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Teach grandchildren financial responsibility

Created date

August 24th, 2010

When your grandchildren return to school this month, they ll be immersed in valuable lessons about history, math, and science. But, one of the most important life skills they can possibly learn money management will most likely be missing from the curriculum. So often kids graduate from high school and they don t know how to balance a checkbook; they don t understand the concept of 20% interest, or even basic budgeting, says St. Louis investment advisor Arthur Montgomery. When he s not helping adults manage their investments, Montgomery volunteers in local schools to teach students the basics of finance and money management. He says grandparents can have a significant influence on grandchildren s attitudes and habits when it comes to money.

Teach by example

One of the most valuable lessons you can teach your grandchildren is to save for large purchases instead of accumulating debt. Montgomery illustrates this lesson in classrooms by walking students through the story of two college graduates one who lives modestly and saves for indulgences, and the other who charges a lavish lifestyle on credit cards. Montgomery says grandparents can teach youngsters the value of saving for the future by sharing stories about your own successes and failures, and, of course, by practicing what you preach. If kids see their parents and grandparents living on debt and spending a lot of money, there is a good chance they are going to do the same thing, Montgomery says.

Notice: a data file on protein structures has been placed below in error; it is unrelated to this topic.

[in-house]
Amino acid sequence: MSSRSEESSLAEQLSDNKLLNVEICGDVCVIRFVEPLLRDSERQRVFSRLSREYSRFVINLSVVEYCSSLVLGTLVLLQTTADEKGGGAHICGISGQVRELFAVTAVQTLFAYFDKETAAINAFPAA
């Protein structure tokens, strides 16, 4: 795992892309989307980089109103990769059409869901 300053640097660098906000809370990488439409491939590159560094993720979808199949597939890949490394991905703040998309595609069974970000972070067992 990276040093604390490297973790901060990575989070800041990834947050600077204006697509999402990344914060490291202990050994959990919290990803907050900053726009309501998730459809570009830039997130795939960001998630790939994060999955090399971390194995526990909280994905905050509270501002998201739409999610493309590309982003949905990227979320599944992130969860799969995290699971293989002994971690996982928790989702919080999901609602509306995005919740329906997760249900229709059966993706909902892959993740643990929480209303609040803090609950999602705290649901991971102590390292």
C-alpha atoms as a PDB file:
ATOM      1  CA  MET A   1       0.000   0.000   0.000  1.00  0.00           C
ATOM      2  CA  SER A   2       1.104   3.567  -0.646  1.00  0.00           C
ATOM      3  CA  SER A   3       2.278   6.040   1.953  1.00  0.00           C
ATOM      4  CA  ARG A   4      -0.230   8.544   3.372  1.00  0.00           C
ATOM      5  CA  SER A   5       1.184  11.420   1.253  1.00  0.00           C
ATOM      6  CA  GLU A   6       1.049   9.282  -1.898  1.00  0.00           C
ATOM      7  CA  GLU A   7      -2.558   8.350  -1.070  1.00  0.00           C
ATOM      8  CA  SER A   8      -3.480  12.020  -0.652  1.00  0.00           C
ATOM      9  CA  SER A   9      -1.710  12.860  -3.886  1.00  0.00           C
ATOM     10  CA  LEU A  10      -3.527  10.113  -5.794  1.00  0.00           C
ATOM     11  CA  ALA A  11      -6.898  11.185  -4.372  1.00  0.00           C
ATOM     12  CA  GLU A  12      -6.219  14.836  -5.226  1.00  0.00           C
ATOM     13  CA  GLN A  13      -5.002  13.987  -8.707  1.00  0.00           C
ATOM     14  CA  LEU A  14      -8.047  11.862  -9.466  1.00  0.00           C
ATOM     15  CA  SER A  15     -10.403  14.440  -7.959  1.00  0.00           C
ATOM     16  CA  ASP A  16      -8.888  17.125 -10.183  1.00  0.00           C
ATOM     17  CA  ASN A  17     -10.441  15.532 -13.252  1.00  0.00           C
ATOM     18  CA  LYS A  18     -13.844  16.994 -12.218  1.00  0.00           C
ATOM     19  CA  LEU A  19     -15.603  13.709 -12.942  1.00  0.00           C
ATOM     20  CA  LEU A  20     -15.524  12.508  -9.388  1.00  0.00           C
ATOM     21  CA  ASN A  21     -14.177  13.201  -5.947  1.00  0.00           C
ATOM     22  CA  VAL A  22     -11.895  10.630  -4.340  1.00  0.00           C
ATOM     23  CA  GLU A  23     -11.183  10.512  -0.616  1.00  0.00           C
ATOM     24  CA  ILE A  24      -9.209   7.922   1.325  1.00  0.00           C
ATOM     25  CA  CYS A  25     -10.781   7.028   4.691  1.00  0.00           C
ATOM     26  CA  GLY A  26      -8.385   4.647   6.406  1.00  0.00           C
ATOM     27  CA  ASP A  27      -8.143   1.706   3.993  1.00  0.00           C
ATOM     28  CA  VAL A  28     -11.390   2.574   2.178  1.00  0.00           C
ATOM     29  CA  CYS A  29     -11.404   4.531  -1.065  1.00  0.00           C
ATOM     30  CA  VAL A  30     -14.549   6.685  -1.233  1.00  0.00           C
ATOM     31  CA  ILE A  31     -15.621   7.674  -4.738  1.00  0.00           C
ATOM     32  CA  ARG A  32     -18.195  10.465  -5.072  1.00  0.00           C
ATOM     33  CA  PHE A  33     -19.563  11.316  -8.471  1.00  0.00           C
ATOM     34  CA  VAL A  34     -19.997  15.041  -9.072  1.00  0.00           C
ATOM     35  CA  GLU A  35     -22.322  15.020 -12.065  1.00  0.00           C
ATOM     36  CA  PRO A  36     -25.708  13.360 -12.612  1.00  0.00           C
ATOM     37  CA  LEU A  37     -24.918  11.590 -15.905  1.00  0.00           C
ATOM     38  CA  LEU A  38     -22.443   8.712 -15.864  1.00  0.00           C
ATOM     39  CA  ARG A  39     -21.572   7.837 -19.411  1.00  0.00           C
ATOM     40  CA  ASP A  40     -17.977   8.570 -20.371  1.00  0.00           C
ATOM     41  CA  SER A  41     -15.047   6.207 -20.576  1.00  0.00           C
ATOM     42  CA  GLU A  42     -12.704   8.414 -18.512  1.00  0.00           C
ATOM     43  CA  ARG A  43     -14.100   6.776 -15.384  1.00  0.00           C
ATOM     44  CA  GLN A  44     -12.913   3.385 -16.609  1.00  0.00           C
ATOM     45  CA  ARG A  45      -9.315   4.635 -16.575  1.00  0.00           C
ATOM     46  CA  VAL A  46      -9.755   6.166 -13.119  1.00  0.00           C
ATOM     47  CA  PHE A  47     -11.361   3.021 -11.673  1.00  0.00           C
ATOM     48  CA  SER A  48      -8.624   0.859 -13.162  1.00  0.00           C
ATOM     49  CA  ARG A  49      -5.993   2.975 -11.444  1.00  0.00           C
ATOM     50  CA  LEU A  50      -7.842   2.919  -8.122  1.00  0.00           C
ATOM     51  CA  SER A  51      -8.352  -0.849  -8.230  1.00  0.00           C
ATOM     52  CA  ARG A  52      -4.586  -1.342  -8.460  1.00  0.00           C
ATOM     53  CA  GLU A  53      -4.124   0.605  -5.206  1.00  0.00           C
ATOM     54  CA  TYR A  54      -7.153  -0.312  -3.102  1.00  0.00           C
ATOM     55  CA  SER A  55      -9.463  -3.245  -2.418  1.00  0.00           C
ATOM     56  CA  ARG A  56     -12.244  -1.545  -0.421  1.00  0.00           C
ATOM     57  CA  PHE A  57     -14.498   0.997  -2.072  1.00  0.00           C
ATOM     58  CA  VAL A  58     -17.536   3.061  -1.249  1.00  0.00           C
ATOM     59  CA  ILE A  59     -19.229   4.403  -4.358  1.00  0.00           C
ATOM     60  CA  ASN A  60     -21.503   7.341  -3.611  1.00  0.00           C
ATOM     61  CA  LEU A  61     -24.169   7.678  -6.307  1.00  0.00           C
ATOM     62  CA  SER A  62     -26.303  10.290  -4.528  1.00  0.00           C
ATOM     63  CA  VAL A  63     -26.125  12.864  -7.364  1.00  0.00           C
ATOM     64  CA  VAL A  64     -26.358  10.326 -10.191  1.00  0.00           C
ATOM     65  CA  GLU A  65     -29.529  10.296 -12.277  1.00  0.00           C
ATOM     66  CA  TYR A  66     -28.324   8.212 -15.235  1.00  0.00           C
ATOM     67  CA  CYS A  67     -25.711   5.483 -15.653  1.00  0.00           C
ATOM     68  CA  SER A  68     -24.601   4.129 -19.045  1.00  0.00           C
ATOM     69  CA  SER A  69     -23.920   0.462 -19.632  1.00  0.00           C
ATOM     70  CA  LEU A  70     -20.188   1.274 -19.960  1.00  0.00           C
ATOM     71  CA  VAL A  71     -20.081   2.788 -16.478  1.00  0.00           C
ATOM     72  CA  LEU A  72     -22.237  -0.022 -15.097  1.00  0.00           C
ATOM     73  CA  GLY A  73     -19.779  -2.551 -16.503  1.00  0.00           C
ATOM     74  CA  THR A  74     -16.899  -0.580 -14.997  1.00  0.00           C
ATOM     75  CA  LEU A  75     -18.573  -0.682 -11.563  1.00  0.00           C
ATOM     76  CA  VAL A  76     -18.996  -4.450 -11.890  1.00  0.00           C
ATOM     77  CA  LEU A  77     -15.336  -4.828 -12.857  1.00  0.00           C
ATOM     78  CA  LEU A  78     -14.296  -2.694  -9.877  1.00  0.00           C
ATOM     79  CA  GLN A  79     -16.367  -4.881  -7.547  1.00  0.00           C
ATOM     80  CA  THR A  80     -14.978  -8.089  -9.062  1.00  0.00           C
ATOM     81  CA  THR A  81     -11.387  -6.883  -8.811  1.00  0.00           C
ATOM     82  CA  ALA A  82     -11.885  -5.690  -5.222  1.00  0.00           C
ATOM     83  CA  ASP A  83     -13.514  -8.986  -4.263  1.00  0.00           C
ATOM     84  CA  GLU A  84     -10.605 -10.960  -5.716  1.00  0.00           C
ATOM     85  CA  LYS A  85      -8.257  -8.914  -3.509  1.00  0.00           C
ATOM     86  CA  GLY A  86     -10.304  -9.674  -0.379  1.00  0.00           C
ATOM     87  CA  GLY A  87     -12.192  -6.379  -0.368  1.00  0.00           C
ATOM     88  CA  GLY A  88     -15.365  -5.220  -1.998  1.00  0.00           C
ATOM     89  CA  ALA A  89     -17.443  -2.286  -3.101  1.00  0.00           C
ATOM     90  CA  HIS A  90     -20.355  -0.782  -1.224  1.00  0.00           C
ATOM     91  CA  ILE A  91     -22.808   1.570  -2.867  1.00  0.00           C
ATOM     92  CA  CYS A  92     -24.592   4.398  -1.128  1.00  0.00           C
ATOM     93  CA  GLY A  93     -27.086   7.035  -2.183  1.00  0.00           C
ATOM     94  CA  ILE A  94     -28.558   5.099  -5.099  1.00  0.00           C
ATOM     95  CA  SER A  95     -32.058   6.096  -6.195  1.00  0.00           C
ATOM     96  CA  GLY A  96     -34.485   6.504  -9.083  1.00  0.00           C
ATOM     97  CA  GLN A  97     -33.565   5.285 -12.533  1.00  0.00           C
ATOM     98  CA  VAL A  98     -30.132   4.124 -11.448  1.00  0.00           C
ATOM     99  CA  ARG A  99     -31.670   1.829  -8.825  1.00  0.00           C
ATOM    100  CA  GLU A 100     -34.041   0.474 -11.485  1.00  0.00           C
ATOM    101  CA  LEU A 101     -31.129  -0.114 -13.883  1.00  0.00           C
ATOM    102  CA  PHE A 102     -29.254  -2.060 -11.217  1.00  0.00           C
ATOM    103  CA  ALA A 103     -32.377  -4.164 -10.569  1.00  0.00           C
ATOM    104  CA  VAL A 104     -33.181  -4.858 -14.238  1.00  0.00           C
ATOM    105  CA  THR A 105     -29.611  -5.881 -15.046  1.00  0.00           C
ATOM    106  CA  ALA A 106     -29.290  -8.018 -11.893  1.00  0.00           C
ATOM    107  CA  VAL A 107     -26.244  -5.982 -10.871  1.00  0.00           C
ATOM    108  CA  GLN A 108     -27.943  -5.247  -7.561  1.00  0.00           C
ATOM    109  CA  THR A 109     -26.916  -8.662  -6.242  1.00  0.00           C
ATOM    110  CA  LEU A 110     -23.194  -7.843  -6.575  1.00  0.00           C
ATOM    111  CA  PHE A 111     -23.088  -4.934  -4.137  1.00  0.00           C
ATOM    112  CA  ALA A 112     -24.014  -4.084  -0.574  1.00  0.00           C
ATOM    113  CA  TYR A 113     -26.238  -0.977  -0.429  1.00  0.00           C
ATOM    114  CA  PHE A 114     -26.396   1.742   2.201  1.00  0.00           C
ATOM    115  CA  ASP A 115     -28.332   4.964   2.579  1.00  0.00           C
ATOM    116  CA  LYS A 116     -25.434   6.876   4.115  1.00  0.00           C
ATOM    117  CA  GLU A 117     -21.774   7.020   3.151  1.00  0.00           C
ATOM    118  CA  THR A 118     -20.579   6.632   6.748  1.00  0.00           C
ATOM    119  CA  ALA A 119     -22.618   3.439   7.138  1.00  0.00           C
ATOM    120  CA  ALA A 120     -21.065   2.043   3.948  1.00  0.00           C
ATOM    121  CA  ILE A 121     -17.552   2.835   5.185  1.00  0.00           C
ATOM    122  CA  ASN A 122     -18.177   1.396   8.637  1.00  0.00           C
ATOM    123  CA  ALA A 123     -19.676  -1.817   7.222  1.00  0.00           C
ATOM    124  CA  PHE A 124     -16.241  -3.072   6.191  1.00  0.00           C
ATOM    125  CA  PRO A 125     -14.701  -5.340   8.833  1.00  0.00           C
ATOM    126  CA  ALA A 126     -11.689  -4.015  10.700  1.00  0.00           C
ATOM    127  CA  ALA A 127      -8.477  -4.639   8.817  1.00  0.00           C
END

Earn and learn

Lisa Reynolds, an executive at RedPlum coupon company, says grandparents can seize real-life opportunities to teach children about saving money. If you want to give your grandchildren cash gifts, she suggests opening savings accounts in their names and reviewing monthly statements with them to explain how money grows by earning interest. Even better than handing over money to children, Reynolds says, is giving them opportunities to earn it. She says her children work in their grandfather s office, earning money for odd jobs like cleaning. I think it s important for grandparents to be sure not to just always indulge kids, Reynolds says. Another easy way to teach even very young children the value of stretching a dollar is to take them with you to the grocery store. Kids can go on a treasure hunt to help find coupons for things they like, Reynolds says. It s a great way for them to contribute, and also shows them what kind of savings you can get at the end of that shopping experience.

Not your typical fairytale

If you re looking for a little inspiration or a framework to teach your grandchildren about money, check out Prakash Dheeriya s series of children s books entitledFinance For Kidz(www.finance4kidz.com). In his books, Dheeriya, a finance professor at California State University-Dominguez Hills, explains basics like wants vs. needs and also tackles complex topics such as risk and return. Dheeriya says he looked to his own children s toys and activities to identify story lines that would resonate with children. He uses easy-to-visualize examples like baking a cake to explain complicated concepts like starting a business. I wanted to write books in such a way that children would be interested in reading them, Dheeriya says.

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